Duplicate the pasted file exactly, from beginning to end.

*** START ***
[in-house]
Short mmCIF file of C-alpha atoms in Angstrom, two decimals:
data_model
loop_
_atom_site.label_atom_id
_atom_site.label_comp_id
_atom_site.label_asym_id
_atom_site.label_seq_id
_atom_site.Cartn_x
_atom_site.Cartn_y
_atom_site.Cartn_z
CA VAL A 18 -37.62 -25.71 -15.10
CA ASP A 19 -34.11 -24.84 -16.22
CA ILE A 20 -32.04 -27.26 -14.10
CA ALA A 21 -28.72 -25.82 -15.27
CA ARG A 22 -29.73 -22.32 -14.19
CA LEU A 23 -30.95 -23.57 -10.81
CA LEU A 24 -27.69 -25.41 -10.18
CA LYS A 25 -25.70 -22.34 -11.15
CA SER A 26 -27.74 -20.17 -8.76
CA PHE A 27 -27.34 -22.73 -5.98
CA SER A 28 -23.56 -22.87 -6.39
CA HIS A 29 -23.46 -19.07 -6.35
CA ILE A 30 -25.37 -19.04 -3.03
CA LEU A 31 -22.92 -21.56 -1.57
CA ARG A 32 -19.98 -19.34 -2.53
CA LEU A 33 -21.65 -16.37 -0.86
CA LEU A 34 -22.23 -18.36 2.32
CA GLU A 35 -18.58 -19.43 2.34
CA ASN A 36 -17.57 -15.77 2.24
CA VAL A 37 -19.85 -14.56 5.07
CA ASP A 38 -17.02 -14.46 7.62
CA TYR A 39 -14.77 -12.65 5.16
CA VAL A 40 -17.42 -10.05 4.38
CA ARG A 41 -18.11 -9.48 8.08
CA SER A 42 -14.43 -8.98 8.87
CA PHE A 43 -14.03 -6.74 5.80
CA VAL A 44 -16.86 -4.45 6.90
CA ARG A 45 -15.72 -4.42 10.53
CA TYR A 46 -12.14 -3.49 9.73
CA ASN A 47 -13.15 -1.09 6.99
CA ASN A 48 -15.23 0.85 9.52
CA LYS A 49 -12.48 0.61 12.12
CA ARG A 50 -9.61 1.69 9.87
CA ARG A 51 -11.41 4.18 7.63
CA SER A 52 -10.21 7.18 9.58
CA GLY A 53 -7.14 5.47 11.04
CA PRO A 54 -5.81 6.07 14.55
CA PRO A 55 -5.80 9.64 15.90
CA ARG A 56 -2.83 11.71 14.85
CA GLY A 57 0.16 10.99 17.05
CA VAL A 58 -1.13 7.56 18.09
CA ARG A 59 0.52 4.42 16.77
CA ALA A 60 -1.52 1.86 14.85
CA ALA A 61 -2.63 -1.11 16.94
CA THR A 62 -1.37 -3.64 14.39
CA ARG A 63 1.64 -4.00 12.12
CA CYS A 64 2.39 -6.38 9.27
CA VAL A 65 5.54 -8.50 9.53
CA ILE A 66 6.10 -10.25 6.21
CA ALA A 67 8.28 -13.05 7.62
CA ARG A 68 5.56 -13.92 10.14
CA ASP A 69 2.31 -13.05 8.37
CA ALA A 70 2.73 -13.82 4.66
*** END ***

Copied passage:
[in-house]
Short mmCIF file of C-alpha atoms in Angstrom, two decimals:
data_model
loop_
_atom_site.label_atom_id
_atom_site.label_comp_id
_atom_site.label_asym_id
_atom_site.label_seq_id
_atom_site.Cartn_x
_atom_site.Cartn_y
_atom_site.Cartn_z
CA VAL A 18 -37.62 -25.71 -15.10
CA ASP A 19 -34.11 -24.84 -16.22
CA ILE A 20 -32.04 -27.26 -14.10
CA ALA A 21 -28.72 -25.82 -15.27
CA ARG A 22 -29.73 -22.32 -14.19
CA LEU A 23 -30.95 -23.57 -10.81
CA LEU A 24 -27.69 -25.41 -10.18
CA LYS A 25 -25.70 -22.34 -11.15
CA SER A 26 -27.74 -20.17 -8.76
CA PHE A 27 -27.34 -22.73 -5.98
CA SER A 28 -23.56 -22.87 -6.39
CA HIS A 29 -23.46 -19.07 -6.35
CA ILE A 30 -25.37 -19.04 -3.03
CA LEU A 31 -22.92 -21.56 -1.57
CA ARG A 32 -19.98 -19.34 -2.53
CA LEU A 33 -21.65 -16.37 -0.86
CA LEU A 34 -22.23 -18.36 2.32
CA GLU A 35 -18.58 -19.43 2.34
CA ASN A 36 -17.57 -15.77 2.24
CA VAL A 37 -19.85 -14.56 5.07
CA ASP A 38 -17.02 -14.46 7.62
CA TYR A 39 -14.77 -12.65 5.16
CA VAL A 40 -17.42 -10.05 4.38
CA ARG A 41 -18.11 -9.48 8.08
CA SER A 42 -14.43 -8.98 8.87
CA PHE A 43 -14.03 -6.74 5.80
CA VAL A 44 -16.86 -4.45 6.90
CA ARG A 45 -15.72 -4.42 10.53
CA TYR A 46 -12.14 -3.49 9.73
CA ASN A 47 -13.15 -1.09 6.99
CA ASN A 48 -15.23 0.85 9.52
CA LYS A 49 -12.48 0.61 12.12
CA ARG A 50 -9.61 1.69 9.87
CA ARG A 51 -11.41 4.18 7.63
CA SER A 52 -10.21 7.18 9.58
CA GLY A 53 -7.14 5.47 11.04
CA PRO A 54 -5.81 6.07 14.55
CA PRO A 55 -5.80 9.64 15.90
CA ARG A 56 -2.83 11.71 14.85
CA GLY A 57 0.16 10.99 17.05
CA VAL A 58 -1.13 7.56 18.09
CA ARG A 59 0.52 4.42 16.77
CA ALA A 60 -1.52 1.86 14.85
CA ALA A 61 -2.63 -1.11 16.94
CA THR A 62 -1.37 -3.64 14.39
CA ARG A 63 1.64 -4.00 12.12
CA CYS A 64 2.39 -6.38 9.27
CA VAL A 65 5.54 -8.50 9.53
CA ILE A 66 6.10 -10.25 6.21
CA ALA A 67 8.28 -13.05 7.62
CA ARG A 68 5.56 -13.92 10.14
CA ASP A 69 2.31 -13.05 8.37
CA ALA A 70 2.73 -13.82 4.66